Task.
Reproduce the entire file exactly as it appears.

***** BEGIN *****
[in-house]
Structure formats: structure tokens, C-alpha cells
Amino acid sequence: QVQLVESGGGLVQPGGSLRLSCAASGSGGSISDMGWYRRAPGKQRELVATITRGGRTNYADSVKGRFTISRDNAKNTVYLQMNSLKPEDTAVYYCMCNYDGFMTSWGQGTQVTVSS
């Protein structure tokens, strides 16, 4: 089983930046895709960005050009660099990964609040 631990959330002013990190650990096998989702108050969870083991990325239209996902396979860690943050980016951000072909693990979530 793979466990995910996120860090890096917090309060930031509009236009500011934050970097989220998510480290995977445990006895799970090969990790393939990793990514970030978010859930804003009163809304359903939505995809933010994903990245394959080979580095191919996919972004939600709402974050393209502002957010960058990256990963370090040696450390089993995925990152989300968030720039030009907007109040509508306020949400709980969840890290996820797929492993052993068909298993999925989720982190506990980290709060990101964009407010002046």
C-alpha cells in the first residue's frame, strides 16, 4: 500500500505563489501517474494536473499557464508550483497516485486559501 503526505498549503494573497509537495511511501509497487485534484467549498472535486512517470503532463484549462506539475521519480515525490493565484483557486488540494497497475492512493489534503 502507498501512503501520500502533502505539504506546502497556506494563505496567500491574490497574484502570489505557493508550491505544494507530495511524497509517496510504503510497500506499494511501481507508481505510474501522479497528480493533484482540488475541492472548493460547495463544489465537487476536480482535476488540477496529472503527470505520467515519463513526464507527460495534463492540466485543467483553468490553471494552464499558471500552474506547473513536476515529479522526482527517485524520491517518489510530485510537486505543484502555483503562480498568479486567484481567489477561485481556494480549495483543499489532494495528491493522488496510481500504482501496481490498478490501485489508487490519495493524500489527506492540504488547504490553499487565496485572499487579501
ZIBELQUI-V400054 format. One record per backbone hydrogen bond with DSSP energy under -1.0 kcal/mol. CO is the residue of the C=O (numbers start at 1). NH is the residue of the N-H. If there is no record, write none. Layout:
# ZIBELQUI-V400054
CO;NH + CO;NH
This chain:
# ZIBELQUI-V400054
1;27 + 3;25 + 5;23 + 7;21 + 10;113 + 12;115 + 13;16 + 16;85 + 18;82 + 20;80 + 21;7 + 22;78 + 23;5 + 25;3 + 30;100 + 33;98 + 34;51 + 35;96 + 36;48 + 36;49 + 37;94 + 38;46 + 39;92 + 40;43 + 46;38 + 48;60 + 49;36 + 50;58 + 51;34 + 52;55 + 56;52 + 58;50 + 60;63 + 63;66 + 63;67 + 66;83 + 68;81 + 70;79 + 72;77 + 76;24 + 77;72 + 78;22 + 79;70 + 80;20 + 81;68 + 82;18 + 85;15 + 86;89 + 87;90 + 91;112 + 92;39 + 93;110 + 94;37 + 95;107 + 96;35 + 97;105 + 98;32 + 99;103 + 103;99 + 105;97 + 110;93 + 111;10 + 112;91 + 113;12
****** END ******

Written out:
[in-house]
Structure formats: structure tokens, C-alpha cells
Amino acid sequence: QVQLVESGGGLVQPGGSLRLSCAASGSGGSISDMGWYRRAPGKQRELVATITRGGRTNYADSVKGRFTISRDNAKNTVYLQMNSLKPEDTAVYYCMCNYDGFMTSWGQGTQVTVSS
């Protein structure tokens, strides 16, 4: 089983930046895709960005050009660099990964609040 631990959330002013990190650990096998989702108050969870083991990325239209996902396979860690943050980016951000072909693990979530 793979466990995910996120860090890096917090309060930031509009236009500011934050970097989220998510480290995977445990006895799970090969990790393939990793990514970030978010859930804003009163809304359903939505995809933010994903990245394959080979580095191919996919972004939600709402974050393209502002957010960058990256990963370090040696450390089993995925990152989300968030720039030009907007109040509508306020949400709980969840890290996820797929492993052993068909298993999925989720982190506990980290709060990101964009407010002046």
C-alpha cells in the first residue's frame, strides 16, 4: 500500500505563489501517474494536473499557464508550483497516485486559501 503526505498549503494573497509537495511511501509497487485534484467549498472535486512517470503532463484549462506539475521519480515525490493565484483557486488540494497497475492512493489534503 502507498501512503501520500502533502505539504506546502497556506494563505496567500491574490497574484502570489505557493508550491505544494507530495511524497509517496510504503510497500506499494511501481507508481505510474501522479497528480493533484482540488475541492472548493460547495463544489465537487476536480482535476488540477496529472503527470505520467515519463513526464507527460495534463492540466485543467483553468490553471494552464499558471500552474506547473513536476515529479522526482527517485524520491517518489510530485510537486505543484502555483503562480498568479486567484481567489477561485481556494480549495483543499489532494495528491493522488496510481500504482501496481490498478490501485489508487490519495493524500489527506492540504488547504490553499487565496485572499487579501
ZIBELQUI-V400054 format. One record per backbone hydrogen bond with DSSP energy under -1.0 kcal/mol. CO is the residue of the C=O (numbers start at 1). NH is the residue of the N-H. If there is no record, write none. Layout:
# ZIBELQUI-V400054
CO;NH + CO;NH
This chain:
# ZIBELQUI-V400054
1;27 + 3;25 + 5;23 + 7;21 + 10;113 + 12;115 + 13;16 + 16;85 + 18;82 + 20;80 + 21;7 + 22;78 + 23;5 + 25;3 + 30;100 + 33;98 + 34;51 + 35;96 + 36;48 + 36;49 + 37;94 + 38;46 + 39;92 + 40;43 + 46;38 + 48;60 + 49;36 + 50;58 + 51;34 + 52;55 + 56;52 + 58;50 + 60;63 + 63;66 + 63;67 + 66;83 + 68;81 + 70;79 + 72;77 + 76;24 + 77;72 + 78;22 + 79;70 + 80;20 + 81;68 + 82;18 + 85;15 + 86;89 + 87;90 + 91;112 + 92;39 + 93;110 + 94;37 + 95;107 + 96;35 + 97;105 + 98;32 + 99;103 + 103;99 + 105;97 + 110;93 + 111;10 + 112;91 + 113;12